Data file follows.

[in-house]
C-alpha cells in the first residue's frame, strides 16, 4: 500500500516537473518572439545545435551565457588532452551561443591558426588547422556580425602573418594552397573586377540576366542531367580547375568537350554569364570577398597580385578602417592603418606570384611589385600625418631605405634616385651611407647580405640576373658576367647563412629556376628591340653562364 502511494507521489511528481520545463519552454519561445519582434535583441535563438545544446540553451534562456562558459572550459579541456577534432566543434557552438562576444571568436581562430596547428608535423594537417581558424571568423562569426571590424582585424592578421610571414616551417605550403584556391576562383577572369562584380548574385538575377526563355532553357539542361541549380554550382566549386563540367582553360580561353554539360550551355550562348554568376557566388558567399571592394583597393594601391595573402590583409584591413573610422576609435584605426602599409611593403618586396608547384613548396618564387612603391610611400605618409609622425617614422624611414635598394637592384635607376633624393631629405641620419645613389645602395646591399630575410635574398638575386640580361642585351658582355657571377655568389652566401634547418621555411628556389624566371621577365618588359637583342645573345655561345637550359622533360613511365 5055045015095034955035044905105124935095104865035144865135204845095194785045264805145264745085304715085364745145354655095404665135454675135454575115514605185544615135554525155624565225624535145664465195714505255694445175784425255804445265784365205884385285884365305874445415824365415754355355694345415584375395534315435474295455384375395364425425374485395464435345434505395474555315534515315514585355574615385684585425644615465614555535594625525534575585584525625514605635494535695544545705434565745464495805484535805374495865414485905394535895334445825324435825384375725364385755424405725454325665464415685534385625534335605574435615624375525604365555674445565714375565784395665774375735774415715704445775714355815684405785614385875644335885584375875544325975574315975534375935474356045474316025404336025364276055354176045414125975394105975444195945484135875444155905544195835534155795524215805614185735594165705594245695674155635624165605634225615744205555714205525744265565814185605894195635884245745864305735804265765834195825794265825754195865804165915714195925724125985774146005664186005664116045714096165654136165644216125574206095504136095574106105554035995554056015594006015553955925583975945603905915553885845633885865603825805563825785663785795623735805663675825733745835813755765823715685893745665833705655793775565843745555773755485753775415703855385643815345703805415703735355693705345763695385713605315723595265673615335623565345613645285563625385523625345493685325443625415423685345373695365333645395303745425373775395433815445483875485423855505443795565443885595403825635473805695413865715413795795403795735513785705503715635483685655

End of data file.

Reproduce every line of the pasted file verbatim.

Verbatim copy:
[in-house]
C-alpha cells in the first residue's frame, strides 16, 4: 500500500516537473518572439545545435551565457588532452551561443591558426588547422556580425602573418594552397573586377540576366542531367580547375568537350554569364570577398597580385578602417592603418606570384611589385600625418631605405634616385651611407647580405640576373658576367647563412629556376628591340653562364 502511494507521489511528481520545463519552454519561445519582434535583441535563438545544446540553451534562456562558459572550459579541456577534432566543434557552438562576444571568436581562430596547428608535423594537417581558424571568423562569426571590424582585424592578421610571414616551417605550403584556391576562383577572369562584380548574385538575377526563355532553357539542361541549380554550382566549386563540367582553360580561353554539360550551355550562348554568376557566388558567399571592394583597393594601391595573402590583409584591413573610422576609435584605426602599409611593403618586396608547384613548396618564387612603391610611400605618409609622425617614422624611414635598394637592384635607376633624393631629405641620419645613389645602395646591399630575410635574398638575386640580361642585351658582355657571377655568389652566401634547418621555411628556389624566371621577365618588359637583342645573345655561345637550359622533360613511365 5055045015095034955035044905105124935095104865035144865135204845095194785045264805145264745085304715085364745145354655095404665135454675135454575115514605185544615135554525155624565225624535145664465195714505255694445175784425255804445265784365205884385285884365305874445415824365415754355355694345415584375395534315435474295455384375395364425425374485395464435345434505395474555315534515315514585355574615385684585425644615465614555535594625525534575585584525625514605635494535695544545705434565745464495805484535805374495865414485905394535895334445825324435825384375725364385755424405725454325665464415685534385625534335605574435615624375525604365555674445565714375565784395665774375735774415715704445775714355815684405785614385875644335885584375875544325975574315975534375935474356045474316025404336025364276055354176045414125975394105975444195945484135875444155905544195835534155795524215805614185735594165705594245695674155635624165605634225615744205555714205525744265565814185605894195635884245745864305735804265765834195825794265825754195865804165915714195925724125985774146005664186005664116045714096165654136165644216125574206095504136095574106105554035995554056015594006015553955925583975945603905915553885845633885865603825805563825785663785795623735805663675825733745835813755765823715685893745665833705655793775565843745555773755485753775415703855385643815345703805415703735355693705345763695385713605315723595265673615335623565345613645285563625385523625345493685325443625415423685345373695365333645395303745425373775395433815445483875485423855505443795565443885595403825635473805695413865715413795795403795735513785705503715635483685655